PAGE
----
07 Jan Artist Spotlight: Debora Duran-Geiger
About 25 years ago, Debora Duran-Geiger began to explore making ceramic-mosaic folk art crosses set into wooden frames handcrafted by her husband Michael. With dedicated self-education and a creative drive that tapped into her seventh-generation Santa Fean heritage, those early efforts evolved into her career today as an in-demand artist who creates scenic ceramic-tile murals celebrating the vibrant beauty of her native state and other locales.
Originally intending to be a civil engineer, she took her first entrepreneurial step using local ceramicists’ discards that had shattered during firing. One artisan invited Duran- Geiger into her studio and introduced her to the tile-making process. Eventually, “after going into the library and studying ceramic techniques of different cultures, and a lot of trial and error,” she says, “I bought a used kiln and started making my own tiles.” These early efforts were large hand-painted squares and rectangles that she fit into those wooden frames. They sold well. Eventually, her artworks “got bigger and bigger,” outgrowing the cruciform shape to become the joyously rendered, colorful murals she creates today.
Success, plus several years with her husband and sons living in Panama, led Duran-Geiger to begin showing her work at art gatherings farther and farther afield from her Santa Fe homeland. One major milestone came in the fall of 2015 when she exhibited at an annual art fair along the DuPage River in the Chicago suburb of Naperville, her husband’s hometown. She was approached there to create five 9-by-5-foot murals, composed of 45-square-foot tiles, depicting the area’s rural past. Unveiled late the following year, it became the first public artwork in that city’s historic Water Street District Riverwalk revival.
More often these days, however, Duran-Geiger’s work focuses on private commissions. Take, for example, a recent request from homeowners in Albuquerque, New Mexico. They provided dimensions and said they wanted “hot-air balloons in the morning” — a distinctive sight in a city that annually hosts the world’s largest balloon festival — along with native plants and animals. The artist brainstormed in thumbnail sketches, then worked up a quarter-scale drawing for approval. From that, she enlarged her rendering to full scale, in the process including a wealth of additional details. “Sometimes I tell myself ‘less is more,’” she laughs, “but it never turns out that way. For sure, more is better.”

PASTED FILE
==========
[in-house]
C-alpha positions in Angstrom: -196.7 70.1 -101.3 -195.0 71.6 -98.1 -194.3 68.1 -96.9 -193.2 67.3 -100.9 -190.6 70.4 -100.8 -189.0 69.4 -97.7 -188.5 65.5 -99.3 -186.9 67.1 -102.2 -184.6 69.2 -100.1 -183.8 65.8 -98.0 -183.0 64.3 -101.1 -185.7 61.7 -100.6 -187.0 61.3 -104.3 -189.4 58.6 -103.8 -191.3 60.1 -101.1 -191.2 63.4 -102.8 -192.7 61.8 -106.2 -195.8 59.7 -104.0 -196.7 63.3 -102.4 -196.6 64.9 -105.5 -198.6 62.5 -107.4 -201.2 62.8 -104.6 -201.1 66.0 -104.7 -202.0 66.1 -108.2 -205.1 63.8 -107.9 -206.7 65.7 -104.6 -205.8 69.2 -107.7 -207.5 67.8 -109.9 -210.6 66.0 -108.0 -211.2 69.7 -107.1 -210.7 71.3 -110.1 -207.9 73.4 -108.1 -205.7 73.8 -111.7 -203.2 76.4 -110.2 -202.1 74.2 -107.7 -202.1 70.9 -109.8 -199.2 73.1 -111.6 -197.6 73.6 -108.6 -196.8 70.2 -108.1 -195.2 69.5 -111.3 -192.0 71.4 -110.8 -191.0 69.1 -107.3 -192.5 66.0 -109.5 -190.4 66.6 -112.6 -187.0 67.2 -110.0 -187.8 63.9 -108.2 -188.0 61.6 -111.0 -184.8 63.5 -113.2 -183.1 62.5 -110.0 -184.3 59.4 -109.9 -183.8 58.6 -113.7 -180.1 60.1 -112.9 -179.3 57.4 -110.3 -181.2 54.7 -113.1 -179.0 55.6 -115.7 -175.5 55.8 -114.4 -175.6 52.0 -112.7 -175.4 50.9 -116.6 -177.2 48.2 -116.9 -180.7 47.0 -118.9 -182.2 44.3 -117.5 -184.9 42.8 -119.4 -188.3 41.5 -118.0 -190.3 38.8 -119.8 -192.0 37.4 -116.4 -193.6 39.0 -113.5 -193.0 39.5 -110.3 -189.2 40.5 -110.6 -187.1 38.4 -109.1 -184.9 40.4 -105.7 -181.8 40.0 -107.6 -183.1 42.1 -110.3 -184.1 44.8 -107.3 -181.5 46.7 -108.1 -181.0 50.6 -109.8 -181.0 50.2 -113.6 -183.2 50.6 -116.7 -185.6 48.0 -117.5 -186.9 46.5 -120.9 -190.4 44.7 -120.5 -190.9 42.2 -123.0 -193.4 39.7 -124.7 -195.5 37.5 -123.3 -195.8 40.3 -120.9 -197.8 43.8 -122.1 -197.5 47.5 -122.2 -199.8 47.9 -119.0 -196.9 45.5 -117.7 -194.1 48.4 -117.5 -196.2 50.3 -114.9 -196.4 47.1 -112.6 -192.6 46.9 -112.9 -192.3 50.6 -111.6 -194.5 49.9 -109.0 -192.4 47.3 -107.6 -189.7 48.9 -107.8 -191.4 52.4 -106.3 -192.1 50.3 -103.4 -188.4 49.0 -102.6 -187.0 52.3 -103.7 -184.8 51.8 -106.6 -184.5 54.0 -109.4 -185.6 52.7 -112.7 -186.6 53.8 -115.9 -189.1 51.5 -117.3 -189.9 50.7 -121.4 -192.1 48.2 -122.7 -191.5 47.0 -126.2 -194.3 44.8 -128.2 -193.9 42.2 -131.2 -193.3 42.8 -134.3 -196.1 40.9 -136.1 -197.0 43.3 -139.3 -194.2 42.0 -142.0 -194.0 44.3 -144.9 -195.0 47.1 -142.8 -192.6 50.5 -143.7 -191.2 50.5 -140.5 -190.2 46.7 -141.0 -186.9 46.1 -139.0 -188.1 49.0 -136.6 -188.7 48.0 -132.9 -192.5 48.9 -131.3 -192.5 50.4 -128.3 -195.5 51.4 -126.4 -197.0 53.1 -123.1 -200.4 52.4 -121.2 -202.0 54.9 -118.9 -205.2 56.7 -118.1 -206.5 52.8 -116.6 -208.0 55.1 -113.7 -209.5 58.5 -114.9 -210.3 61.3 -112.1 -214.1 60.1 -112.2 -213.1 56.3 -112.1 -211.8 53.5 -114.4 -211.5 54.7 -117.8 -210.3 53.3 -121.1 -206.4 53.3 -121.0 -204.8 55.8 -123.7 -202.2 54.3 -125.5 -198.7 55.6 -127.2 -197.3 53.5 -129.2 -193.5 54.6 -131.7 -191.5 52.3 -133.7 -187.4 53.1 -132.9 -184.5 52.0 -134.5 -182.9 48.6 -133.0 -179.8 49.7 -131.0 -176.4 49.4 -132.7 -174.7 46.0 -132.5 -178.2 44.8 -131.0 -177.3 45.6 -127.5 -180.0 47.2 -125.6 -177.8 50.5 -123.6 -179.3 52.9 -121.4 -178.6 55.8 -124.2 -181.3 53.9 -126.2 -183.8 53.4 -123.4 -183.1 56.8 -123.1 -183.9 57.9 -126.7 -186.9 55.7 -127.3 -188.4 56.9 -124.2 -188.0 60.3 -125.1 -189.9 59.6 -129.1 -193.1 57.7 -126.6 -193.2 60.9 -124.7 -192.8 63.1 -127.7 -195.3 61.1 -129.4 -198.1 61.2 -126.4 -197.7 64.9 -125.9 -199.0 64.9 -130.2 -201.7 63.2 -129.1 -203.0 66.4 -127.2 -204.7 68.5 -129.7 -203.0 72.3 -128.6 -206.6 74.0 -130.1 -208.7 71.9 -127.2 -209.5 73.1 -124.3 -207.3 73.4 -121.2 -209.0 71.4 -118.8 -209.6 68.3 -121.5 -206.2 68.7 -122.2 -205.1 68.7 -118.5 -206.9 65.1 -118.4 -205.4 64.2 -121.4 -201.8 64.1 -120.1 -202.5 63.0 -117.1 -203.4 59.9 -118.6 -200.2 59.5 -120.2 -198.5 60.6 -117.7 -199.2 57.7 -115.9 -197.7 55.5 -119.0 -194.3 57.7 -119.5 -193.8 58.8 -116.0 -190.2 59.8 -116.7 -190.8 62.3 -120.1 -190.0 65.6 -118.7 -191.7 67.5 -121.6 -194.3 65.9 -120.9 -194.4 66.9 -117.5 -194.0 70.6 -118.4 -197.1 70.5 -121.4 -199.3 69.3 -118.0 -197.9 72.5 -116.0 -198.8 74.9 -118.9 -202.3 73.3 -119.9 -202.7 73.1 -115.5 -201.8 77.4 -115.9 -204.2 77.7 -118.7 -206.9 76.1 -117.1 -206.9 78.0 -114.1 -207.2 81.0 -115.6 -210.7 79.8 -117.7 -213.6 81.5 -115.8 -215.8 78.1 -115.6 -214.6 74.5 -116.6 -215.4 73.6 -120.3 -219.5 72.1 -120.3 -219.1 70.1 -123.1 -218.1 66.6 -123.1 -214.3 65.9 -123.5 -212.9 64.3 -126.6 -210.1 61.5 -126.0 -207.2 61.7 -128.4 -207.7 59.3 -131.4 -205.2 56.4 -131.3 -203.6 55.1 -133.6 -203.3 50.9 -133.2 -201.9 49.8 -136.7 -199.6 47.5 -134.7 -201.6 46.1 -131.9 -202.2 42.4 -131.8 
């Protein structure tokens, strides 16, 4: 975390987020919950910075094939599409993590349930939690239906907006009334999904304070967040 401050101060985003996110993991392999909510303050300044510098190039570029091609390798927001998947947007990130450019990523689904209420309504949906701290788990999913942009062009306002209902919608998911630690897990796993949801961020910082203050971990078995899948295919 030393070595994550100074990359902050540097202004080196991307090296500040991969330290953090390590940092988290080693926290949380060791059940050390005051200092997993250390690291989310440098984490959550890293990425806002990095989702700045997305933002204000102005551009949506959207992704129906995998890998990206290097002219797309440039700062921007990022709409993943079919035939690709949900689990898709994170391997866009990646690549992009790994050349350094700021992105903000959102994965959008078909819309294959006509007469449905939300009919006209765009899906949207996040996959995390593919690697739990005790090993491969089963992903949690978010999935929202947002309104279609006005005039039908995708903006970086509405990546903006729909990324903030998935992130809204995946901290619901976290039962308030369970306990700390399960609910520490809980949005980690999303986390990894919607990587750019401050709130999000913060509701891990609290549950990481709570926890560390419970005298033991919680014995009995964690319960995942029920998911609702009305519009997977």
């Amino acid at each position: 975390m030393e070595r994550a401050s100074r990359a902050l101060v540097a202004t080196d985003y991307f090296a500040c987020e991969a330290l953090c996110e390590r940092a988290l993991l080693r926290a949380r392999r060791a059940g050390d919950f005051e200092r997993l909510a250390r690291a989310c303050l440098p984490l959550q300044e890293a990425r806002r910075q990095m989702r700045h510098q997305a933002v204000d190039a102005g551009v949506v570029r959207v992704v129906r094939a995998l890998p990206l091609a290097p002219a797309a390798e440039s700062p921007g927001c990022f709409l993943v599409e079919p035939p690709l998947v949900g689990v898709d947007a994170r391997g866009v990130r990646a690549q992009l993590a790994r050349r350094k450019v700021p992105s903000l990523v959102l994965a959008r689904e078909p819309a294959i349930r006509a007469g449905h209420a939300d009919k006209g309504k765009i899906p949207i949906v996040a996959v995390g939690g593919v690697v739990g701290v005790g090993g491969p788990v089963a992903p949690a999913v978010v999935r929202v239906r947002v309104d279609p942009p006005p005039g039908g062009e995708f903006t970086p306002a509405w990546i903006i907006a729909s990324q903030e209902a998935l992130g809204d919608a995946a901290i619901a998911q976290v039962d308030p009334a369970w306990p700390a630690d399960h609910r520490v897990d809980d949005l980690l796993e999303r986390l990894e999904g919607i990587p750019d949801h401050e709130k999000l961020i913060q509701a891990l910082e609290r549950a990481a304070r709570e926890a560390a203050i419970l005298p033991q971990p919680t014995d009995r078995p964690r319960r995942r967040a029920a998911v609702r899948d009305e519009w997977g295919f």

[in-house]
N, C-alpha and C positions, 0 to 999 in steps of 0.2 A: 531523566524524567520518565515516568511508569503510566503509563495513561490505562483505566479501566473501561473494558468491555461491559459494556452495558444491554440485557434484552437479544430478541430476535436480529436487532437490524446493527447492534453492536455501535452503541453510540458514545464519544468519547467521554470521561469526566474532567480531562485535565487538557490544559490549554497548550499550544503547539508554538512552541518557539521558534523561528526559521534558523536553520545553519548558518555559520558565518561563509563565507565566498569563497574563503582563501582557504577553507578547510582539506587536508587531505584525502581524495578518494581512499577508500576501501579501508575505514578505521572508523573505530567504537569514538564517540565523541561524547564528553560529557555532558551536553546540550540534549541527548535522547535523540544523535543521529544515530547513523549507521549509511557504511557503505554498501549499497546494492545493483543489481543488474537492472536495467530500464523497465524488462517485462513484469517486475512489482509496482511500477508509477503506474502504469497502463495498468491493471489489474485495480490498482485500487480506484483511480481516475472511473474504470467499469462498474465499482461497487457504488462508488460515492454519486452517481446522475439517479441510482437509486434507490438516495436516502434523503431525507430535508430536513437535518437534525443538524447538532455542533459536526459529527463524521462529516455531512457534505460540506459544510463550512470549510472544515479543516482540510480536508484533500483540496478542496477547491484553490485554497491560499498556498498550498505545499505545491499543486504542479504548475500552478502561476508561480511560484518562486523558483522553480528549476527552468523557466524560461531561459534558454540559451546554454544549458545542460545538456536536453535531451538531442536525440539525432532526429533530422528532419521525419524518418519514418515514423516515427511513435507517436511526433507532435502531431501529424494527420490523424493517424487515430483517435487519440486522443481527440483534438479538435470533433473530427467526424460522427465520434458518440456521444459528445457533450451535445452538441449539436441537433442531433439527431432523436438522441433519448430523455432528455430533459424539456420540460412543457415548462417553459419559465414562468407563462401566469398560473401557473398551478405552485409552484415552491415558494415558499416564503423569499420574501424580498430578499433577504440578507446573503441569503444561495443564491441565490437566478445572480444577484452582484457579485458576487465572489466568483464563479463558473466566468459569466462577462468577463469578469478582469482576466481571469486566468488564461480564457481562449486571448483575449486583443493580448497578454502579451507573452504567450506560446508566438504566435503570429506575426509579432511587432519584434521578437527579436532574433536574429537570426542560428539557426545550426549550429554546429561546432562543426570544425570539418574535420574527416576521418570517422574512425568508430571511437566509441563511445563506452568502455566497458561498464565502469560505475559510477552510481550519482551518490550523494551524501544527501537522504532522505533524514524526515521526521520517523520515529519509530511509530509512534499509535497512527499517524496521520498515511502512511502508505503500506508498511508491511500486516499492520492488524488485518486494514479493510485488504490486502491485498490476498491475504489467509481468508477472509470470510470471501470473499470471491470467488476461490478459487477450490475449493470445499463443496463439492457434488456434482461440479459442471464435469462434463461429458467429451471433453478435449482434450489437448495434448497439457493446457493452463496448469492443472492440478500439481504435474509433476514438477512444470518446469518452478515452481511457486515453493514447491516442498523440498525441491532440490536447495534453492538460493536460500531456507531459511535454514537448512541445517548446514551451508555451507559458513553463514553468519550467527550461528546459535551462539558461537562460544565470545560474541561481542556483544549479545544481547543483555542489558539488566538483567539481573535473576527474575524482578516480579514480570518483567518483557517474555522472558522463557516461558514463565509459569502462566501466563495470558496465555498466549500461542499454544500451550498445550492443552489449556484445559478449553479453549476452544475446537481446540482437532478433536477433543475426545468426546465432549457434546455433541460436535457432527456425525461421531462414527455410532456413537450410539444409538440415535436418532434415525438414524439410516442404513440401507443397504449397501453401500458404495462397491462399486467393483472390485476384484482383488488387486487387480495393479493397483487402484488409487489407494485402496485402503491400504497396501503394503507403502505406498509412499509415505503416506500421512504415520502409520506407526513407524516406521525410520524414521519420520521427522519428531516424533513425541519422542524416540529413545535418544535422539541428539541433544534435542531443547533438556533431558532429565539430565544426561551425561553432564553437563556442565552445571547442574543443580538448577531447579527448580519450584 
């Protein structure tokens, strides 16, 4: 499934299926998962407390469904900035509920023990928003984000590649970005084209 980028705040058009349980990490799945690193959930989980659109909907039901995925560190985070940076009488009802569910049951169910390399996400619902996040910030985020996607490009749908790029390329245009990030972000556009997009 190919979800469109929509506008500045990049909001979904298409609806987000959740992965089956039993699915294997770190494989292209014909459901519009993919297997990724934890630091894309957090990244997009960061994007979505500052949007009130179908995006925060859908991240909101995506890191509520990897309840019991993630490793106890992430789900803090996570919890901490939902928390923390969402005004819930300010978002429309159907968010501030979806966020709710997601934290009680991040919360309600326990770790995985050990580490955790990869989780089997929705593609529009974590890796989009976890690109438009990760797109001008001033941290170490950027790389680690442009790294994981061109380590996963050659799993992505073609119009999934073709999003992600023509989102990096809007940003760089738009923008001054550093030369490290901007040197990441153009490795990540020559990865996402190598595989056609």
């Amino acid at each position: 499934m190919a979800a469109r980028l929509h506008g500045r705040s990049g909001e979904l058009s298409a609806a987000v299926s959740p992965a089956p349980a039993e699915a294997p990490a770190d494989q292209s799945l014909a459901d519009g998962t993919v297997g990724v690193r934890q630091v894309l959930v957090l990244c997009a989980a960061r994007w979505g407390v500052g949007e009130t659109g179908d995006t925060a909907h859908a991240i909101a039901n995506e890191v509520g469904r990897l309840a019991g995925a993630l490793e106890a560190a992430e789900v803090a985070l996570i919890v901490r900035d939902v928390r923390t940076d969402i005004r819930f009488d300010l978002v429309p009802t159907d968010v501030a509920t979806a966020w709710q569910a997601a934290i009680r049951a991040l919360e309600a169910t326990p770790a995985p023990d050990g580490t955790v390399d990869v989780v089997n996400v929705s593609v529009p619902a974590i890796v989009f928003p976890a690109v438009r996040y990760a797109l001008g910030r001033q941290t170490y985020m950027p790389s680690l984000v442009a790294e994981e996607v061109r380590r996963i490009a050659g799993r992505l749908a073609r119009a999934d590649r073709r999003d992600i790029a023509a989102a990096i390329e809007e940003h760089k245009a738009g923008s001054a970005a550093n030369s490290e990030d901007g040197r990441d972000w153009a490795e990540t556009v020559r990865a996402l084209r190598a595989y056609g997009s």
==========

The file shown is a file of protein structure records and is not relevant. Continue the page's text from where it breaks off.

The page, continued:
Next, she carefully transferred her artwork to blank red terracotta tiles imported from Italy or Spain, building up translucent glazes that — along with the time-honored textural effects of clay slips, sgraffito scratching, and the wax-resist technique called cuerda seca —eventually bring her images to life through firing in a kiln at 1,900 degrees Fahrenheit. “The firing process takes two to three days. And then I open the kiln with my fingers crossed, because things do still break sometimes,” she says. Such rare mishaps aside, however, the end result is anything but transitory. Archaeologists, she notes, “are digging up tiles from the Byzantine Empire. So these will still be here for thousands and thousands of years.”
Duran-Geiger exhibits her work in the Santa Fe Artists Market, held on Saturdays in The Railyard from March through December.